Four canines with a knack for human tricks
Meet Tillman, the world’s fastest skateboarding dog. The runt of a litter of bulldogs, Tillman rose above his stature to take top dog by covering 100 meters in 19.678 seconds in a 2010 competition. Owner Ron Davis explains, “We are a Southern California family. We all skate. So Tillman started too. First he’d push his board around. Then one day, he jumped on. After that, you couldn’t get him off.” Now Tillman, six, has his own website and boards in the Rose Bowl parade.
For many years, John Pilley, 83, taught psychology at Wofford College in Spartanburg, South Carolina. His specialty was animal learning. After he retired in 1996, Pilley continued his research by focusing on his own pet, named Chaser. Now this black-and-white Border collie, age seven, knows more than 1,000 words. (Most Americans know between 10,000 and 20,000.)
Pilley worked with Chaser four or five hours a day. He’d show her an object, a soft toy, for example, give it a name, and repeat it until Chaser understood the association. Chaser learned one or two proper nouns a day and in time could distinguish between more than a thousand objects. Pilley’s experiments showed that Chaser was capable of a rudimentary “language”-and understood the relationship between nouns and verbs like fetch, paw, and nose.
In 2006, Maty became the first handicapped canine to compete in the Skyhoundz World Canine Disc championship. Two years later, the three-legged competitor placed seventh out of 28 dogs. The black-and-tan Australian shepherd with the odd, loping gait and a way with a Frisbee had been found as a three-week-old puppy discarded in a motel room. At the Humane Society of Central Oregon, she developed a staph infection that destroyed her tendons and ligaments, and vets had to amputate her left hind leg. Lynne Ouchida, a Society employee, brought Maty home to heal.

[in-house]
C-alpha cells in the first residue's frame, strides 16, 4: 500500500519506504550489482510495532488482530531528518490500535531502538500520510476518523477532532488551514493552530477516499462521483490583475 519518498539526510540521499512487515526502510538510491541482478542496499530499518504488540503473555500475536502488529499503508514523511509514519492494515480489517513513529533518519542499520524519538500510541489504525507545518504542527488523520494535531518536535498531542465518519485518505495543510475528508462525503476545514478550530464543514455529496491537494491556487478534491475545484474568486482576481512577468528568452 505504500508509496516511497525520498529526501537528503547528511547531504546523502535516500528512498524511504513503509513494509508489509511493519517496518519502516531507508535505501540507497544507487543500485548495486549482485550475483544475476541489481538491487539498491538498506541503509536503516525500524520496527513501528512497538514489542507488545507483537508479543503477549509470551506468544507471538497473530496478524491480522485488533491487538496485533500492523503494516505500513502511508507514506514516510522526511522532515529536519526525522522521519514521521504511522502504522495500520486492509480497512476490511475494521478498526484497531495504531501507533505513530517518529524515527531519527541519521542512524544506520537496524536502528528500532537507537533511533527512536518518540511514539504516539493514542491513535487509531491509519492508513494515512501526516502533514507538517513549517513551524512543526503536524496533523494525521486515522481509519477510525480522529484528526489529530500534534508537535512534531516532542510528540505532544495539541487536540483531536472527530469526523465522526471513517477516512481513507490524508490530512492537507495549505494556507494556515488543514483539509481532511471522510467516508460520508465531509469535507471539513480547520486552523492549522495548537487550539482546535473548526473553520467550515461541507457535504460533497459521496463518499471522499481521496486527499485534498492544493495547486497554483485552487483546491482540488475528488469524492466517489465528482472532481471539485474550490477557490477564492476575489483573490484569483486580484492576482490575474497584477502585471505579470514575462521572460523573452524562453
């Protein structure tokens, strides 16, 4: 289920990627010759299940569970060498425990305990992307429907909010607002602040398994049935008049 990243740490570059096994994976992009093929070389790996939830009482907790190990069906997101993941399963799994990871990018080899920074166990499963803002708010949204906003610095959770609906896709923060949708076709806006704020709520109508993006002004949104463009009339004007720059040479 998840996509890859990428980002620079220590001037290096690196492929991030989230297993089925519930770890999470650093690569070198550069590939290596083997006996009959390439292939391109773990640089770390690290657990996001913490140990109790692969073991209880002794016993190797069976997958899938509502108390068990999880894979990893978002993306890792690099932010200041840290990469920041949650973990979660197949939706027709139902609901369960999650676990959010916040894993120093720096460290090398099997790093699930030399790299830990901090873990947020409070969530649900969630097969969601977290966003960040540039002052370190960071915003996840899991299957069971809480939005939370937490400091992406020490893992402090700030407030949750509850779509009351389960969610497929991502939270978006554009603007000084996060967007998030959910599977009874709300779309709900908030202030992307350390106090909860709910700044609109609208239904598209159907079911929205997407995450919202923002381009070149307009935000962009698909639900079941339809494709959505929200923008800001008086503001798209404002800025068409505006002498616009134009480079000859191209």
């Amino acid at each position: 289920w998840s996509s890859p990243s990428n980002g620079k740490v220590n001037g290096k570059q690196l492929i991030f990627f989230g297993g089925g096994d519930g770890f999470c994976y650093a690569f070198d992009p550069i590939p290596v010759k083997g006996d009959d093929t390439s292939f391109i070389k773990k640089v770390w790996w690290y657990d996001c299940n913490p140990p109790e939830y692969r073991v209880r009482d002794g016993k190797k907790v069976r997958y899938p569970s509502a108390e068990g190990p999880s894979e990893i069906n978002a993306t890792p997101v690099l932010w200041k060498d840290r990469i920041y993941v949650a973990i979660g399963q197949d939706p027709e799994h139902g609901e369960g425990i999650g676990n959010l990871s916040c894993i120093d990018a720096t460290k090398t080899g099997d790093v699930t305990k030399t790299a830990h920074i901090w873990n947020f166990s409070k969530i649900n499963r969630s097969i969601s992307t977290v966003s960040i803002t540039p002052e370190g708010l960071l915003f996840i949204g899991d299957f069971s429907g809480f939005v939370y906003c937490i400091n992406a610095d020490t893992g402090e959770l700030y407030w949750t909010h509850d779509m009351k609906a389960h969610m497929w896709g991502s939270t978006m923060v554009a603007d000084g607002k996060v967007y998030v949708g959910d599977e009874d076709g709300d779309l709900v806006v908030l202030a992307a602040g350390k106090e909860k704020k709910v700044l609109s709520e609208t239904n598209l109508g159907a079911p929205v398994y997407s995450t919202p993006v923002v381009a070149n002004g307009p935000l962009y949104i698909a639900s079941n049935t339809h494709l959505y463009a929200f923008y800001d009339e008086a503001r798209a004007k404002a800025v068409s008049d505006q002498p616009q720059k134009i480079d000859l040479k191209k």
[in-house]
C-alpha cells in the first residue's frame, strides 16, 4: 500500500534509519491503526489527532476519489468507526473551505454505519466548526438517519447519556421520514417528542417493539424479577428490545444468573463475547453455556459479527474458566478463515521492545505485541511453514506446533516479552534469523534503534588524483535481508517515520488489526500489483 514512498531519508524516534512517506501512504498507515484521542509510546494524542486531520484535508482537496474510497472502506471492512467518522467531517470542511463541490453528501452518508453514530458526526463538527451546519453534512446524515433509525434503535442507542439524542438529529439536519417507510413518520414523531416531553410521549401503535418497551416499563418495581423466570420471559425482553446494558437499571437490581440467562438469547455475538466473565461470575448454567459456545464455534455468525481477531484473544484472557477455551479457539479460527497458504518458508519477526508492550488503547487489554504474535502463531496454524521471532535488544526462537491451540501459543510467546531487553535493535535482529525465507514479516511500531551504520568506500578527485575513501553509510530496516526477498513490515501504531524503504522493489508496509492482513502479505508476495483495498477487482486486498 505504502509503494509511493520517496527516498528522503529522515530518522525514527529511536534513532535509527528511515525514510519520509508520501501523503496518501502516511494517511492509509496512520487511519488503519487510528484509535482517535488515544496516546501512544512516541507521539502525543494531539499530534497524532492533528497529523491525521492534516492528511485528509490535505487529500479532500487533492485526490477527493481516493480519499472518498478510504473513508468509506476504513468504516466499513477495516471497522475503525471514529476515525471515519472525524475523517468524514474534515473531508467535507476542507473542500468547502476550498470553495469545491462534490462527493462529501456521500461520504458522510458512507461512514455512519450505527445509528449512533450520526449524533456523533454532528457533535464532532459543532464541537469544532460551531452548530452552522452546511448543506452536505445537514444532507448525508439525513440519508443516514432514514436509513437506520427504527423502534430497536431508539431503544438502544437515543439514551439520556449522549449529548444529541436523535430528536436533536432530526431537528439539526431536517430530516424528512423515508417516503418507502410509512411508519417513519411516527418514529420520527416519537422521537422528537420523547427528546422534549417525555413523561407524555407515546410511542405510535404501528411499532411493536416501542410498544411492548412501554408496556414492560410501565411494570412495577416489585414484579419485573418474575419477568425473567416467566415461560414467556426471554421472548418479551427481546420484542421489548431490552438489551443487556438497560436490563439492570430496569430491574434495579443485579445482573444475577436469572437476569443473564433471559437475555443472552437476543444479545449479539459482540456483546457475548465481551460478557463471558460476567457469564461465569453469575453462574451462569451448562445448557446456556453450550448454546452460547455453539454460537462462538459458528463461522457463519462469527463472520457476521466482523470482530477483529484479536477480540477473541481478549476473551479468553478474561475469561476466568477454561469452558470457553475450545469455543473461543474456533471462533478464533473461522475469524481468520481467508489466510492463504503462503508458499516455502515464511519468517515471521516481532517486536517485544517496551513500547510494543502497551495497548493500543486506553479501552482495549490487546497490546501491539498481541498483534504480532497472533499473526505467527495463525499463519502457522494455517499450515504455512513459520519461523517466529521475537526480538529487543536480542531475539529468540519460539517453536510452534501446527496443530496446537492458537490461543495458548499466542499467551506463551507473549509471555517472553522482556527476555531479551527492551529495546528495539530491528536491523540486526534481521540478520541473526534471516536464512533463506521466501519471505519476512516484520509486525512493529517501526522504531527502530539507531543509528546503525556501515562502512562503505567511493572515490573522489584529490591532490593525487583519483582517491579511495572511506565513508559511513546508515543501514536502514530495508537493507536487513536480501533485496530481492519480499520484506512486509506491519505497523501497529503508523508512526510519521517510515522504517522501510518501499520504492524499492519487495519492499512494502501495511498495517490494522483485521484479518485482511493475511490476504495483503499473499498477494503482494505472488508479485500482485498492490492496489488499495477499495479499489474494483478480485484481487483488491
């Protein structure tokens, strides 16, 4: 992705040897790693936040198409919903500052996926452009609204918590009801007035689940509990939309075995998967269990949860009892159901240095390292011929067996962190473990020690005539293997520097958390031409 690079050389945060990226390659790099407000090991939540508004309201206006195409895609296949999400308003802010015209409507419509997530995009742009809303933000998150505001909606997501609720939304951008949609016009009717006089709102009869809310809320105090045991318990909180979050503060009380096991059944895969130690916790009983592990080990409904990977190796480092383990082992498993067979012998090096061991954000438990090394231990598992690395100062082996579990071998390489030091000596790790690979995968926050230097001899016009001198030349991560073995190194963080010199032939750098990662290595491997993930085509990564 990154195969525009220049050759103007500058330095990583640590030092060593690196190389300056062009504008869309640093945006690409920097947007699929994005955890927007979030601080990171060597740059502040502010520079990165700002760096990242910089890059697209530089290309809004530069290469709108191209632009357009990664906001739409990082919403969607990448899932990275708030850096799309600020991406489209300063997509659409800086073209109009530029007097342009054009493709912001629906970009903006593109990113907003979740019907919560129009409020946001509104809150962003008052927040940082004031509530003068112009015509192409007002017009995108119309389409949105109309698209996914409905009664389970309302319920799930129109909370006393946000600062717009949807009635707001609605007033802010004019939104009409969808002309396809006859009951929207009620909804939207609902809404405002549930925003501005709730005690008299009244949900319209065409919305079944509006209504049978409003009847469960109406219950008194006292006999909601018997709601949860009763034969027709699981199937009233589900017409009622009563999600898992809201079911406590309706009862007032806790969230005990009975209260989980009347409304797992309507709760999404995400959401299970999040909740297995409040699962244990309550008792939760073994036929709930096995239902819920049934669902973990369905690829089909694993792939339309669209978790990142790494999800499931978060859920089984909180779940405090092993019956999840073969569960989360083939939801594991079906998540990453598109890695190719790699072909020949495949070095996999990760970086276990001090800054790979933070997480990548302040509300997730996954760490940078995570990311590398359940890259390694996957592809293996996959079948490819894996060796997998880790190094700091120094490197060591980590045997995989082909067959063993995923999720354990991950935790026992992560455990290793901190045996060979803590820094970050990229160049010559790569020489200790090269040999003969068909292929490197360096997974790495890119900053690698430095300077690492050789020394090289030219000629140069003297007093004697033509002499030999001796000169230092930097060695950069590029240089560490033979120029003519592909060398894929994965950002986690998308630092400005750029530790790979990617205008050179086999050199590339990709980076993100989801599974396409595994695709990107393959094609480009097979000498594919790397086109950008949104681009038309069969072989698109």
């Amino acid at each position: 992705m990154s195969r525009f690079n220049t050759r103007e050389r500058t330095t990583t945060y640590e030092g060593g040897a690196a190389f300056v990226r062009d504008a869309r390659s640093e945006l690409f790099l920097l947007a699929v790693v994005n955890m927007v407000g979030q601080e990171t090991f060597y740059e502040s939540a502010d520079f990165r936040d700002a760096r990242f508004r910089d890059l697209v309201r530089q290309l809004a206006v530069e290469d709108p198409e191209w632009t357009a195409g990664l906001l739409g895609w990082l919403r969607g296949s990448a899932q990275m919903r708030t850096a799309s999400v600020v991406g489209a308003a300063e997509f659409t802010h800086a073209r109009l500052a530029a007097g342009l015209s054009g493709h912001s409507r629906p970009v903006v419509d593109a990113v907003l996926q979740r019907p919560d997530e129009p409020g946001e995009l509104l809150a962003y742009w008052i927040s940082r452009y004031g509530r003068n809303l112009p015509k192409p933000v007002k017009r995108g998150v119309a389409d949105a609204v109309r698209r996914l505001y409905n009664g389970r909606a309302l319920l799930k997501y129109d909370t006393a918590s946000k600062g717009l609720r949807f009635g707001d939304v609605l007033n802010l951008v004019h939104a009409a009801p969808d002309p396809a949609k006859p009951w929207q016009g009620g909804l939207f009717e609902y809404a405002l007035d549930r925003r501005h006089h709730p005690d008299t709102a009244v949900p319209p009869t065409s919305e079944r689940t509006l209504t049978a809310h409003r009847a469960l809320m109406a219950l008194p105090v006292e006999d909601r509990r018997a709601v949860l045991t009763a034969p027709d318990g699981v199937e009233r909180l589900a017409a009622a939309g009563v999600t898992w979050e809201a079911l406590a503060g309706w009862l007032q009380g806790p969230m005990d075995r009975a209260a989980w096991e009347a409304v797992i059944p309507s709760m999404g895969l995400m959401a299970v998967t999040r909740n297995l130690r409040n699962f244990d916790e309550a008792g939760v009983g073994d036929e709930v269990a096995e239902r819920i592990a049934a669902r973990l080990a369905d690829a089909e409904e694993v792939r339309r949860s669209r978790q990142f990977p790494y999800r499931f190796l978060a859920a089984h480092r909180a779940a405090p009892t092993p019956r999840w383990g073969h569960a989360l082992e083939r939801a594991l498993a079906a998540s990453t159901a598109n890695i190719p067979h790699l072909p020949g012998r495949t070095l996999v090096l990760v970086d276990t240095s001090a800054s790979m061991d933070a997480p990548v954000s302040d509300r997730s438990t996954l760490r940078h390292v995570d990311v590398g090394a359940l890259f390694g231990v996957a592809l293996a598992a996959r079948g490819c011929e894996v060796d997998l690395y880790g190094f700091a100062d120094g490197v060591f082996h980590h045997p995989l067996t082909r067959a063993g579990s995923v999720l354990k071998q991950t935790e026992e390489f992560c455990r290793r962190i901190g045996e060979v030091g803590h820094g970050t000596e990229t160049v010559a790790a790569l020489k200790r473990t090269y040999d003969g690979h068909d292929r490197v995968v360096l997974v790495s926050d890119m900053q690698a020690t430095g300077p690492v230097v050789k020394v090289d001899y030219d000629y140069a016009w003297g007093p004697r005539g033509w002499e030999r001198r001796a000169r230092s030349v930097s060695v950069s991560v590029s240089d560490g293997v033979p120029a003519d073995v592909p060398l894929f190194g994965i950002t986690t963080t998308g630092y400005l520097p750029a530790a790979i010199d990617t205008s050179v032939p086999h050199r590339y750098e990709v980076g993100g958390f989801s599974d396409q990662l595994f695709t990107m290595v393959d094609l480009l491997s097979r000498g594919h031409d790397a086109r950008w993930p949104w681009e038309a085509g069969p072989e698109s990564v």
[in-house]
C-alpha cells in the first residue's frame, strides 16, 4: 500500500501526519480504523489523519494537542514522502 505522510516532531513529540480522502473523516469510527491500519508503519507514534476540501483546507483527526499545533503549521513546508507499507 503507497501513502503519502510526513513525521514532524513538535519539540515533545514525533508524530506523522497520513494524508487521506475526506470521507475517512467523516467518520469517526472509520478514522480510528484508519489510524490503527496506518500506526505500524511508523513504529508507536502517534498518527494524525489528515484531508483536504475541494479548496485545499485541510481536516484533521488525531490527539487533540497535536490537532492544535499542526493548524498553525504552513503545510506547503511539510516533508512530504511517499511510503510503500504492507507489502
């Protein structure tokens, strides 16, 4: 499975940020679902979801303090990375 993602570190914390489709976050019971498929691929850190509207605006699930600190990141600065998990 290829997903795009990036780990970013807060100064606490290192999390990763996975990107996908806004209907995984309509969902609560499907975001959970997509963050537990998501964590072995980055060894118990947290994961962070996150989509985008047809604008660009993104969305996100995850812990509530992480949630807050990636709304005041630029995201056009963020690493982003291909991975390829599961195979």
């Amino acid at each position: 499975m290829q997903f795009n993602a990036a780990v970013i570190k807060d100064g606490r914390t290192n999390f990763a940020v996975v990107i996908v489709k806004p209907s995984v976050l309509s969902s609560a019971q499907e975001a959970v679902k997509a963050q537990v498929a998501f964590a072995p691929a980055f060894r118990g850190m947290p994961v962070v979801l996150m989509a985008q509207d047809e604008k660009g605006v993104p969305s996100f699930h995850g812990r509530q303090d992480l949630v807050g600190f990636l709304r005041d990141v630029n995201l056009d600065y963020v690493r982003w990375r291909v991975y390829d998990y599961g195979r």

To keep the dog fit, Ouchida played Frisbee with her on the front lawn of her house in Bend, Oregon. “She was very fast and an amazing catcher,” Ouchida recalls. Now, at ten years old, Maty has become a goodwill ambassador for the Humane Society, sometimes visiting schools costumed as a peg-legged pirate. “Maty shows kids that disabilities don’t have to hold you back,” Ouchida says.
Five years ago, Josh Kuhn, 29, bought a pool table and installed it in the basement of his Baxter, Minnesota, home. Every time he went down to play, his bulldog, Halo, followed right behind him: She’d put her paws on the table, bark at the balls, and run from one end of the table to the other. So Josh just let her play. He would set up a rack for Halo and place the cue ball within her reach. Soon Halo discovered that with a flick of her paw, she could send the cue ball arrowing across the green baize to knock it into another ball or send one into a pocket. While Halo does have a talent for billiards, it’s not her only passion. After all, “she’s a dog, not a shark,” Josh contends. “However, if there is another dog out there who plays, Halo is looking for some action.”